RT on DVD: The Golden Compass, 27 Dresses, and The Diving Bell and the Butterfly
Also new: How She Move and Diamond Dogs featuring Dolph Lundgren!
The Golden Compass
Set in a fantastical alterna-universe with talking bears and animal BFFs, The Golden Compass seemed so promising in its epic story of a young girl battling a sinister organization. And though it's fun to label New Line's costly adaptation of Philip Pullman's series a major disappointment, it nearly doubled its $180 million budget in foreign sales -- yet, who knows if any sequels will be made? Now's your chance to catch the Brit fantasy adventure on DVD.
Go for the two-disc edition for writer/director Chris Weitz's commentary track (is the Magesterium a stand-in for the Catholic Church?) and a whopping eleven featurettes.
"Always a bridesmaid, never a bride." Whose bright idea was it to turn every single woman's most hated saying into a romantic comedy? James Marsden -- who almost never gets the girl -- is a reporter who wants to write about the world's busiest matron of honor (Katherine Heigl). Heigl, whose career lows include starring opposite Gerard Depardieu in My Father, the Hero and appearing in the lowest-grossing movie in recent memory (Zzyxx Road, which earned $30 at the box office. Yes, $30.) should have been able to turn her Knocked Up and Grey's Anatomy successes into something more.
Four featurettes and deleted scenes come with the release.
Fun fact: 27 Dresses features tons of actually great songs from the likes of Justice, Regina Spektor, Feist, Bloc Party, and Amy Winehouse.
Not so fun fact: None of the above appear on the soundtrack, which is all instrumental.
Now here's a must-see film. Katherine Heigl thinks being single is tough? Try being totally paralyzed, save for one eyeball, and blinking out your memoirs. Such is the real-life story of magazine editor Jean-Dominique Bauby, whose autobiography became the basis of artist Julian Schnabel's incredibly haunting film of the same name.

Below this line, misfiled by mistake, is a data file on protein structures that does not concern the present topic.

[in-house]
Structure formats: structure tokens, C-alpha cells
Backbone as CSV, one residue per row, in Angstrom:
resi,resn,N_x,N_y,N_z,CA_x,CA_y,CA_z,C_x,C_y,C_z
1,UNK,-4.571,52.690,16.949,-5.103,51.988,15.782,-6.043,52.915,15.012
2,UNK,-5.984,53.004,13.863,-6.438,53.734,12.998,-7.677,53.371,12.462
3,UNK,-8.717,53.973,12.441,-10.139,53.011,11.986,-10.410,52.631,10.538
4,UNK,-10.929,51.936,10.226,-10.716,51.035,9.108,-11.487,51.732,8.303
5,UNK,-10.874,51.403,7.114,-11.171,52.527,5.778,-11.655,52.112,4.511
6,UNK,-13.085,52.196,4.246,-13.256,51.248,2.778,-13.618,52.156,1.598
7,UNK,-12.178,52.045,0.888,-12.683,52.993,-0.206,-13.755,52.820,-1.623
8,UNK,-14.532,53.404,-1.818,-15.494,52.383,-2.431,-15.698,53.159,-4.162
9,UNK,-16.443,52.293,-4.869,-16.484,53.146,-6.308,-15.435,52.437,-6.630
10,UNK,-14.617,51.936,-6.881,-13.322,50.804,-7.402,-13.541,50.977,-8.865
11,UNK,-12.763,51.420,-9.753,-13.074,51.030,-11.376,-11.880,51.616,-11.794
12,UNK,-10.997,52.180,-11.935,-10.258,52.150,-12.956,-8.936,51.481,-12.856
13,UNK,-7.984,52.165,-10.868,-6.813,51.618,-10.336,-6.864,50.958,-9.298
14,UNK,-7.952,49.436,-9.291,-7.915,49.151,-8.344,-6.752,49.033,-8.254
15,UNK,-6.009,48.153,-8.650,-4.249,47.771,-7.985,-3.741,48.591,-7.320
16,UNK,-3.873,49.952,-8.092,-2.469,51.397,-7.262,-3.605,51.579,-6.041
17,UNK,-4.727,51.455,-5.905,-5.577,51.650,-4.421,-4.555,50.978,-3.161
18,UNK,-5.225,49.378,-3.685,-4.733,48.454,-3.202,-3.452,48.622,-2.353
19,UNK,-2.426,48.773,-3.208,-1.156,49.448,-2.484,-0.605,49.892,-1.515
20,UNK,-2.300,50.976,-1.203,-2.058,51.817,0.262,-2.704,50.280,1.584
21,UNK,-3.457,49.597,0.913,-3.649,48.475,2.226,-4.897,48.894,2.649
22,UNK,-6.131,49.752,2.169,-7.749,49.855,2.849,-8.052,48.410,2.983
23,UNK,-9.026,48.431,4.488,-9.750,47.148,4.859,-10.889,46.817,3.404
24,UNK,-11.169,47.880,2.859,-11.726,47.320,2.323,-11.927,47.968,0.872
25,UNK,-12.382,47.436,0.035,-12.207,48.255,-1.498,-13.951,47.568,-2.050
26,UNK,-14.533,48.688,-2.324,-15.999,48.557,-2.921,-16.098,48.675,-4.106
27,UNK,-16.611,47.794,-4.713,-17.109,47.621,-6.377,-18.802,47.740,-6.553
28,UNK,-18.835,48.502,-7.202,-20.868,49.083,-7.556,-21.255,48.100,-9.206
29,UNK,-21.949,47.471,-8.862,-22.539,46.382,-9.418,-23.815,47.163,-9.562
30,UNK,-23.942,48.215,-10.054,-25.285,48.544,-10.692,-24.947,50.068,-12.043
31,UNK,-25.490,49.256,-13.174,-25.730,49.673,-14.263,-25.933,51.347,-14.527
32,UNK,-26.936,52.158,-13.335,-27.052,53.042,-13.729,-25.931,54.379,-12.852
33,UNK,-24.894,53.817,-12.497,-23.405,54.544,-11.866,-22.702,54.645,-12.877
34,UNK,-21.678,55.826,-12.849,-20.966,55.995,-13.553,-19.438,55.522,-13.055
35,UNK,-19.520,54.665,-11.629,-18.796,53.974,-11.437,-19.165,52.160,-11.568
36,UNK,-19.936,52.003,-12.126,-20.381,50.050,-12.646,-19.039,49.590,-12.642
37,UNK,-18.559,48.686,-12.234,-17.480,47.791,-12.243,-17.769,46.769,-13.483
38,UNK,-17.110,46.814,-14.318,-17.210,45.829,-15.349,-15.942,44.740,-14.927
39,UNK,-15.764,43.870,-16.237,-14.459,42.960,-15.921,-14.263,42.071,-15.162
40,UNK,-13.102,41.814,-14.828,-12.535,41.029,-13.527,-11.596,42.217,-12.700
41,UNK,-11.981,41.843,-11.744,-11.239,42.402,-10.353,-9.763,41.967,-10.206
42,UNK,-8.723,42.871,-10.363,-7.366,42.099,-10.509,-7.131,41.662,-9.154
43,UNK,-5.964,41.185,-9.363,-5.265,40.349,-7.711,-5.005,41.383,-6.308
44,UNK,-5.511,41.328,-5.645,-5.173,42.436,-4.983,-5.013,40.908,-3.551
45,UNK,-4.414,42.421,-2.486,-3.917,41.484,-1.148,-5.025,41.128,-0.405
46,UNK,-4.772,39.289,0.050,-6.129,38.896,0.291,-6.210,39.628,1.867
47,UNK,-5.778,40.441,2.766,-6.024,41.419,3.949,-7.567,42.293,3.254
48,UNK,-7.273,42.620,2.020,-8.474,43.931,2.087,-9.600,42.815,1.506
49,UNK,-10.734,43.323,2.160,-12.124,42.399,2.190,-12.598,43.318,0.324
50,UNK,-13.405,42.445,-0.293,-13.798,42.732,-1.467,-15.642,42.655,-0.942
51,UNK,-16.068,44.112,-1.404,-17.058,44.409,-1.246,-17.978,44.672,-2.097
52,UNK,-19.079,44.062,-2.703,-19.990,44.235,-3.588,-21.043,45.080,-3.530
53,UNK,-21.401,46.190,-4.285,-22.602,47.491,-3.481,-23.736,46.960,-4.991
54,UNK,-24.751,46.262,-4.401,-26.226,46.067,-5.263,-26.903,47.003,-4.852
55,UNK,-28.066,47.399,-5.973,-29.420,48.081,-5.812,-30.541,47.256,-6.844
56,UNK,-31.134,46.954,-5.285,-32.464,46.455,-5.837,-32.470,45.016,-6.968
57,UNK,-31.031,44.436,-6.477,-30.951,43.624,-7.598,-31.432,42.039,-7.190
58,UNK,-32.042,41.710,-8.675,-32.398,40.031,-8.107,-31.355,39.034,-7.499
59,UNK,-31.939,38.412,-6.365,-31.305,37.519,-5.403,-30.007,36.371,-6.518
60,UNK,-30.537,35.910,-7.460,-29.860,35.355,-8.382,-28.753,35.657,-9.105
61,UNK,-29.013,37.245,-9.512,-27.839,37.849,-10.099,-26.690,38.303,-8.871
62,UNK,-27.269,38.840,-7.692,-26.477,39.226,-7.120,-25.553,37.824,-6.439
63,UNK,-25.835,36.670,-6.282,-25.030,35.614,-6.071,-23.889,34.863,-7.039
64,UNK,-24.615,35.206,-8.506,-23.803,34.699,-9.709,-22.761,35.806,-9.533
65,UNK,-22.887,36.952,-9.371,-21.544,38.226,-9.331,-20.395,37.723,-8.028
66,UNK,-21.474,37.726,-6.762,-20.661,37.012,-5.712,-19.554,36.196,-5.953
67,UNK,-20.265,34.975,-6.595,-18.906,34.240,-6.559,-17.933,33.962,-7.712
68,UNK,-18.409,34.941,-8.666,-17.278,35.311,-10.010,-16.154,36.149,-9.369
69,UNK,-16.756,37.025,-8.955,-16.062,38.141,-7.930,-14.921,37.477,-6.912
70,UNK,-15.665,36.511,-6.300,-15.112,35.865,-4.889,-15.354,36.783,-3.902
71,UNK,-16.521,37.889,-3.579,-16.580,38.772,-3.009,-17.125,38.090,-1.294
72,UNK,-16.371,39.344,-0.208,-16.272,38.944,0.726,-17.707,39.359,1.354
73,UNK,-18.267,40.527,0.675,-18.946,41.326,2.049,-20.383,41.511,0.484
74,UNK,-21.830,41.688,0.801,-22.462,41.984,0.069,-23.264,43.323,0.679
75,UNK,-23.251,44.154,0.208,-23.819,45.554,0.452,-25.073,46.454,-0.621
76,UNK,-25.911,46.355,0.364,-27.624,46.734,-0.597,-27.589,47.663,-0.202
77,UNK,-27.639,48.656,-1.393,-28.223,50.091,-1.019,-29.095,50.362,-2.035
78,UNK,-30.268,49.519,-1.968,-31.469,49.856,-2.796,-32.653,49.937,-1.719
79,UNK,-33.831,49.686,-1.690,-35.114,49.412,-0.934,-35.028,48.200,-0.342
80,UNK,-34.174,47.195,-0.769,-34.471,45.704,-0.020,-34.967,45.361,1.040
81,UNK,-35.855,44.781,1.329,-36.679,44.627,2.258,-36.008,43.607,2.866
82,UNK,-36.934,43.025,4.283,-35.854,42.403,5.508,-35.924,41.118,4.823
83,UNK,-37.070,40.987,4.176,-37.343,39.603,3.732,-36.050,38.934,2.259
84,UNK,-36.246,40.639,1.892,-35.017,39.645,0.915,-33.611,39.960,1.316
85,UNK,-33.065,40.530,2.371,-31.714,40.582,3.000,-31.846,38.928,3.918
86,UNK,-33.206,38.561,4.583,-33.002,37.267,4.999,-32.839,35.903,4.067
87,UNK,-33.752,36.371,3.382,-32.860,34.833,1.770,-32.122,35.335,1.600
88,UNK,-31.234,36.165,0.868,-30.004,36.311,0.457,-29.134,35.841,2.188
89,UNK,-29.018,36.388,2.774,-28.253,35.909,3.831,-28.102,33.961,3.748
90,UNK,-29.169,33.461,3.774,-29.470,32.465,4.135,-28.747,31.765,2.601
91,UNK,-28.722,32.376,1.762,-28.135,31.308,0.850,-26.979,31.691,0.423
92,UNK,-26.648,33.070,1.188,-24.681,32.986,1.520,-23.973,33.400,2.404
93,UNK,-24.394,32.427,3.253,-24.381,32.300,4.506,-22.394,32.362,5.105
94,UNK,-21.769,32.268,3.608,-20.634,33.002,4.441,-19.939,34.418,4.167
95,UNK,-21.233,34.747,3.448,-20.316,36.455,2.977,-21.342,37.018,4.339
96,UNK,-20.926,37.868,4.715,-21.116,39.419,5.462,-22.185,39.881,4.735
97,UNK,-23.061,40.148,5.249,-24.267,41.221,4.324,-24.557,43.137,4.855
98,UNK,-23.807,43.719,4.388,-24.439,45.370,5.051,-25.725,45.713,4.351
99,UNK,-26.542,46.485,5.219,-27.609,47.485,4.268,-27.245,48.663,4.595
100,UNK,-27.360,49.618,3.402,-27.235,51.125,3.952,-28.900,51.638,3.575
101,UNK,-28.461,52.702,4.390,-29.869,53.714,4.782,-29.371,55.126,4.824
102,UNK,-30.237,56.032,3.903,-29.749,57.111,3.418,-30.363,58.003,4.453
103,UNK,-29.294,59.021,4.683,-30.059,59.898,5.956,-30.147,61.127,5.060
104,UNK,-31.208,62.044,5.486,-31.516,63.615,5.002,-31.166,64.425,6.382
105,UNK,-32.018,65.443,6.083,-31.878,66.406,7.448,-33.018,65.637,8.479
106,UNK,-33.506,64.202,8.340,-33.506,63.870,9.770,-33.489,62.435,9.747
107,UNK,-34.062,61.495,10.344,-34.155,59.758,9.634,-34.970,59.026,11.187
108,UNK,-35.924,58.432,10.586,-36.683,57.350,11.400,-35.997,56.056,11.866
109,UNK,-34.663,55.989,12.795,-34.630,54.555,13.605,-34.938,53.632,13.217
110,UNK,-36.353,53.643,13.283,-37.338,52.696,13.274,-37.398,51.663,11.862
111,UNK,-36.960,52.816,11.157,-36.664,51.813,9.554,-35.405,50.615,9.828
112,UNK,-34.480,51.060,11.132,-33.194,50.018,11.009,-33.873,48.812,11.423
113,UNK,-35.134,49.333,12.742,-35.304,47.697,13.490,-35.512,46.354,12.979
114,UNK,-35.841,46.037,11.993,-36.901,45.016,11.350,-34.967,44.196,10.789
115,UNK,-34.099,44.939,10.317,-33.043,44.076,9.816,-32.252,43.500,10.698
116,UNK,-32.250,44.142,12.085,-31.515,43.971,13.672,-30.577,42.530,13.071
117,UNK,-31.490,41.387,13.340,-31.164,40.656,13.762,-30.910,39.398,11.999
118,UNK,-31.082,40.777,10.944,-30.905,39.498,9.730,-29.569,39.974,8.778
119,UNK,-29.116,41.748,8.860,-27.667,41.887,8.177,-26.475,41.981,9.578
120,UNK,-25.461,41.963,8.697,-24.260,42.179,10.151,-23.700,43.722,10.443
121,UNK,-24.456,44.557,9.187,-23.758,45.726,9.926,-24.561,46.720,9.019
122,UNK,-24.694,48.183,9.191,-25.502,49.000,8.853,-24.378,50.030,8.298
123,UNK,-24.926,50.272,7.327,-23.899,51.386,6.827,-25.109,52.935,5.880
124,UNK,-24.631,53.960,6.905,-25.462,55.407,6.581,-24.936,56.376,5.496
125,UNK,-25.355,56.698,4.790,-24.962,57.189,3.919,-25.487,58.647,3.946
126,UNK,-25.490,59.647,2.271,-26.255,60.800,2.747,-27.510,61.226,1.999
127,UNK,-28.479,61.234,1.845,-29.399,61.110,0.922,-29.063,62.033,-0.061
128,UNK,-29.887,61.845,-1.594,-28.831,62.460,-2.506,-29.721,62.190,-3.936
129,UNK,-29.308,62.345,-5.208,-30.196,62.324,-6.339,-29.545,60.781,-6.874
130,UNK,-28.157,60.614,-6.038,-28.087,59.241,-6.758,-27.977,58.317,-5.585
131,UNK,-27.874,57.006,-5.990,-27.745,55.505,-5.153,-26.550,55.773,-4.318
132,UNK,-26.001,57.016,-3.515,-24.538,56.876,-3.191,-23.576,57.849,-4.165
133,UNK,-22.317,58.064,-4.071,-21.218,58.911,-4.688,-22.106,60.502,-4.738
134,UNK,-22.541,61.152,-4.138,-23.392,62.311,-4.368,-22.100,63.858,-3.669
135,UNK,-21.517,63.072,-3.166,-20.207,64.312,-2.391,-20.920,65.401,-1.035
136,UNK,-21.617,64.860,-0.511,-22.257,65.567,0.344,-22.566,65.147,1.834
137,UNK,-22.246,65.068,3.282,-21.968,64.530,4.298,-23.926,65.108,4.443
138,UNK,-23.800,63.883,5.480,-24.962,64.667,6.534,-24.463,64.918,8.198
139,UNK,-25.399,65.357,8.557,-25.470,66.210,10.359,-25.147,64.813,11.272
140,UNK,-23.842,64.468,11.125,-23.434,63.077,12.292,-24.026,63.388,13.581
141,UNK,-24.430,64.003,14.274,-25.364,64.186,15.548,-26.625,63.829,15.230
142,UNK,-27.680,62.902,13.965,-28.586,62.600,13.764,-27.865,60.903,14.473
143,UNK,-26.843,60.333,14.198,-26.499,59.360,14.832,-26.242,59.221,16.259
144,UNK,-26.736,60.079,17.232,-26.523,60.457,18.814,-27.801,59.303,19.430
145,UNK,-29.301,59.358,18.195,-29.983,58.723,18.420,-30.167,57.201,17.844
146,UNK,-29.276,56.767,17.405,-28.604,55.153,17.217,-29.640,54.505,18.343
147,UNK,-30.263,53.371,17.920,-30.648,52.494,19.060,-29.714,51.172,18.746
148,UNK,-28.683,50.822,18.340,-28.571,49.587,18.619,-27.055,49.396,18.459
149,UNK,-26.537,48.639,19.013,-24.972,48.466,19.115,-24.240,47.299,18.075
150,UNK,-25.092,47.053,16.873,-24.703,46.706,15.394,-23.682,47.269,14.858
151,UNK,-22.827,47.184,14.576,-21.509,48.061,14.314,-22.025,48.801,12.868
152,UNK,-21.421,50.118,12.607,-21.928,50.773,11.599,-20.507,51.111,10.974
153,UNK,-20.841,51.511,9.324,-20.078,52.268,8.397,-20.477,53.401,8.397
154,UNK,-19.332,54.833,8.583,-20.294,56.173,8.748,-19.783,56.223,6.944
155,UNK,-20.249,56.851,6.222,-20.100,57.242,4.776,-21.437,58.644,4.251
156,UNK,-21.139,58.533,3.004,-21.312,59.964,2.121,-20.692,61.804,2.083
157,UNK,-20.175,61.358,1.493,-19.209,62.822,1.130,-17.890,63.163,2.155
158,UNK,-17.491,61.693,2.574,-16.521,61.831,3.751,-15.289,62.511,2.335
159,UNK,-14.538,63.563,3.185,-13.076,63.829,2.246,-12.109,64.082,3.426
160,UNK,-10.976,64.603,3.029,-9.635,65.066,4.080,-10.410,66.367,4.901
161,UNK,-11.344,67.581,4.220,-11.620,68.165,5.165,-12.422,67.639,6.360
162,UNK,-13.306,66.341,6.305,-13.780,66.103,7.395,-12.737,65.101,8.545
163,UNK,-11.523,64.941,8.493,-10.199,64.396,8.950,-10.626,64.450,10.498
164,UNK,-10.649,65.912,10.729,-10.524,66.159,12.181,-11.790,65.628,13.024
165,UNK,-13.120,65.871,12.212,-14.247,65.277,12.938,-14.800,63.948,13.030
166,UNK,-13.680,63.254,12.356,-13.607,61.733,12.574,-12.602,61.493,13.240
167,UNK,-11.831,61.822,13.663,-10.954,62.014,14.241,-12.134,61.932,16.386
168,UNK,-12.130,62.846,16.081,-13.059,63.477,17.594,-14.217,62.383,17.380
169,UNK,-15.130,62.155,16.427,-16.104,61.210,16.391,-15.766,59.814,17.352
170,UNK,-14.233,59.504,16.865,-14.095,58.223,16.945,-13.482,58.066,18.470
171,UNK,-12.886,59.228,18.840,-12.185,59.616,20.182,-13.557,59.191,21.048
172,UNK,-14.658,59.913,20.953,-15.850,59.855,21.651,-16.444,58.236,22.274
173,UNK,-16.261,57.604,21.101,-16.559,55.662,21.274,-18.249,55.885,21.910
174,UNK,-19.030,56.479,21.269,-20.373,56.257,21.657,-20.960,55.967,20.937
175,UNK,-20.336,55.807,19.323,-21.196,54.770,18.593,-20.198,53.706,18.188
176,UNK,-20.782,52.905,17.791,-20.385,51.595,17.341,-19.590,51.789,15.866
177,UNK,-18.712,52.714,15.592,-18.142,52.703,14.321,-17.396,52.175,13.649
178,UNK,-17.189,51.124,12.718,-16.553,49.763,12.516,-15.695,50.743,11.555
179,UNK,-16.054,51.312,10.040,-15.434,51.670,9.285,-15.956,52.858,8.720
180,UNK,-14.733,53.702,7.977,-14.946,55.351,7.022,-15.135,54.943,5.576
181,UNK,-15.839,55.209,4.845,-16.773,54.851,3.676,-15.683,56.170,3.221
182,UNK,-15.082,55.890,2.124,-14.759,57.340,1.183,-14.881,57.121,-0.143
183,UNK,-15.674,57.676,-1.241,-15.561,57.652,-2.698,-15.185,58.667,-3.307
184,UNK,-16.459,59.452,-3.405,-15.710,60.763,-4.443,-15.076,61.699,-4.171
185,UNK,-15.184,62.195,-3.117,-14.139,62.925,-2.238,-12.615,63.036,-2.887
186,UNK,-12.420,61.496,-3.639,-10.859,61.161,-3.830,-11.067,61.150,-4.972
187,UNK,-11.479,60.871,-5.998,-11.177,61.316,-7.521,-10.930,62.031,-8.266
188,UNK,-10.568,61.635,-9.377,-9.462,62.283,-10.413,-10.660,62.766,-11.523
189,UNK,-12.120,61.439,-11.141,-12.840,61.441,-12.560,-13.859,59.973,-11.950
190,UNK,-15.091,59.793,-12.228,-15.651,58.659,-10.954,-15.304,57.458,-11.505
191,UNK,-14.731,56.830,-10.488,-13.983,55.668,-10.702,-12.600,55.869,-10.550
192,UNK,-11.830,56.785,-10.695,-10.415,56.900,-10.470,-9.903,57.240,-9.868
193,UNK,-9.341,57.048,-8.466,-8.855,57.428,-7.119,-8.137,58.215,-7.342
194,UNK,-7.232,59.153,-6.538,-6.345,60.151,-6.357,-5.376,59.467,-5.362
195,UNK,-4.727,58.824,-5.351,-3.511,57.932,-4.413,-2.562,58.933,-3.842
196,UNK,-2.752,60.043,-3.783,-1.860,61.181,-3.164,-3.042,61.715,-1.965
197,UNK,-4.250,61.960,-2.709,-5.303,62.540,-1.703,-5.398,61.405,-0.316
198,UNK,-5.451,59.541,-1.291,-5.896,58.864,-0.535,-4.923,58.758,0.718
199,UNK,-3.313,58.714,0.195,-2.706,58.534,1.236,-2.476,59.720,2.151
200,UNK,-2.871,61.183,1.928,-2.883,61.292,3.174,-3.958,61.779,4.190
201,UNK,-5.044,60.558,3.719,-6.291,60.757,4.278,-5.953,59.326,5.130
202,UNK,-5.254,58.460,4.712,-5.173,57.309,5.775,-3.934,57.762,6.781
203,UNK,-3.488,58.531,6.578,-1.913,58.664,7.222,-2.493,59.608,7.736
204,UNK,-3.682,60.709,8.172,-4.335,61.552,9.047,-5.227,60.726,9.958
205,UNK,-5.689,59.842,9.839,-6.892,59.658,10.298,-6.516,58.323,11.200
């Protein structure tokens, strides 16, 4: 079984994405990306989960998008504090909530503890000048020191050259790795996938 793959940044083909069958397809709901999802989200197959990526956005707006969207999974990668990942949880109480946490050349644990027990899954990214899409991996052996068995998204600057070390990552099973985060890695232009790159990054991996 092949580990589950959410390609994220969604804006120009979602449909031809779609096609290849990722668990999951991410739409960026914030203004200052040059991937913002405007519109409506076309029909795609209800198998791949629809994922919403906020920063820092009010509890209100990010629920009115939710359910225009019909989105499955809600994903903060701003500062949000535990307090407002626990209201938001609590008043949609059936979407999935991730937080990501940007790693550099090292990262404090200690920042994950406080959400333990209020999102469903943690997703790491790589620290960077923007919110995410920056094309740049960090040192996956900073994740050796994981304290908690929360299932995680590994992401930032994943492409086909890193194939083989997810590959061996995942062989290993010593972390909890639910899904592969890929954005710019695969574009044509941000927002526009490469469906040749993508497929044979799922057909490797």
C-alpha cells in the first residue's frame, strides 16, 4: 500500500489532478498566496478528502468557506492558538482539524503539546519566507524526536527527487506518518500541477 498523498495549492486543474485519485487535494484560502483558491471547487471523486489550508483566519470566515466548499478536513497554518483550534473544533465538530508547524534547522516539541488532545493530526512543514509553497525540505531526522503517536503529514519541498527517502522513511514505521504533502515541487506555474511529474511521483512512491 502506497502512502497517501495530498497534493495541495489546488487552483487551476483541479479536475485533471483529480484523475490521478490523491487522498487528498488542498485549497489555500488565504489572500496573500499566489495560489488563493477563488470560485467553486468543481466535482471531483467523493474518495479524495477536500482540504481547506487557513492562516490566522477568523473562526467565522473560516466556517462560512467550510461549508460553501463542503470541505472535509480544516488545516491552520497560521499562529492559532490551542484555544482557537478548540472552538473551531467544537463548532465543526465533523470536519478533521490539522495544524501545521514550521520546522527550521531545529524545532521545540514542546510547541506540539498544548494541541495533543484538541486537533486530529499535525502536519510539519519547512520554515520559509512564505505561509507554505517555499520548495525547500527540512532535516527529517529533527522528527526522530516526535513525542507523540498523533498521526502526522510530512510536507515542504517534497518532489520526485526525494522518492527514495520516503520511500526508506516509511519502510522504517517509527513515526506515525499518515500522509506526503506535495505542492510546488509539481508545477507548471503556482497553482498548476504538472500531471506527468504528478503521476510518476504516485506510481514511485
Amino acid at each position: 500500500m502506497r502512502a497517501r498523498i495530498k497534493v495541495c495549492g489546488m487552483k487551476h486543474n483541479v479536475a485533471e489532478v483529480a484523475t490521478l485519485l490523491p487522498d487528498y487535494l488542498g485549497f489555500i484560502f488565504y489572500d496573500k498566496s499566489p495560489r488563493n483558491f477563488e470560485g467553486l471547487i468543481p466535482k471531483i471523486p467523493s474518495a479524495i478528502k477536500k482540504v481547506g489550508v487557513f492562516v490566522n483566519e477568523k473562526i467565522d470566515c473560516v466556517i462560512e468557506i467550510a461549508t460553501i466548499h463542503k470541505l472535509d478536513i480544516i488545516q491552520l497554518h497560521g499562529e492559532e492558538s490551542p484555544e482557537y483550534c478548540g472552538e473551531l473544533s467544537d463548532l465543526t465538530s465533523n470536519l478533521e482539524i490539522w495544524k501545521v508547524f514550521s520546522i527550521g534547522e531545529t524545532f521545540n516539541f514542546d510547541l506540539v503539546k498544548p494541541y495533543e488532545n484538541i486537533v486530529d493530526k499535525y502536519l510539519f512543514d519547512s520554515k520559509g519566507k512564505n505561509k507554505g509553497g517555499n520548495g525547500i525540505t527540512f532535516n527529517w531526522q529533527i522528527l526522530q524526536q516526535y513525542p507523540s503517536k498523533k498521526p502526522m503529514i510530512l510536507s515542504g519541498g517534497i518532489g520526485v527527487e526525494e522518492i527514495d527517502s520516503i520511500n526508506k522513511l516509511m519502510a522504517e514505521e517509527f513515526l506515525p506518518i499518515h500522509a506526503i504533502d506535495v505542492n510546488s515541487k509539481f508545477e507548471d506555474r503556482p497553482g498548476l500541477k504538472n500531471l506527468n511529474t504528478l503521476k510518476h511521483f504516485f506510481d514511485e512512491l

An otherwise standard behind-the-scenes video is especially fascinating with Diving Bell, thanks to the inventive ways Schnabel chose to film from Bauby's first-person perspective (for example, watching doctors sew Bauby's eyelid shut -- from the inside!). If you're one to appreciate imaginative filmmaking and cinematography, the bonus menu should be fairly fascinating.
Unlike teen dancing flicks Step Up and You Got Served (and more like the excellent Stomp the Yard), this urban tale blends eye-popping choreography with some semblance of plot. Set in Toronto's gritty immigrant ghetto (Who knew Canada had ghettos -- or street dancing!) How She Move centers on a female step dancer (the ripped, American newbie Rutina Wesley) who joins a crew to pay for college.
Character and rehearsal featurettes are the most spectacular offerings on this release. What, no dance-along tutorial? Put in High School Musical 2 instead.
Oh, Dolph Lundgren; what hath time wrought? The heir-apparent to the Steven Seagal-Chuck Norris subgenre of low-budget cheesy action is back again with another direct-to-video film -- which we wouldn't normally cover here, but Lundgren is the man: a 6'5" blonde Swedish blackbelt with a master's degree in chemical engineering who chose a life of cheapo chopsocky stardom making flicks with titles like Hidden Agenda, Direct Action, and now, Diamond Dogs.
You can watch a making-of featurette (hey, it's more than last week's One Missed Call offered), but let's get back to Lundgren. Diamond Dogs, besides sharing its name with David Bowie's 1974 glam concept album, is Lundgren's 18th straight direct-to-DVD movie. He hasn't been in a theatrical release since 1996's Silent Trigger. We may never see him on the big screen again.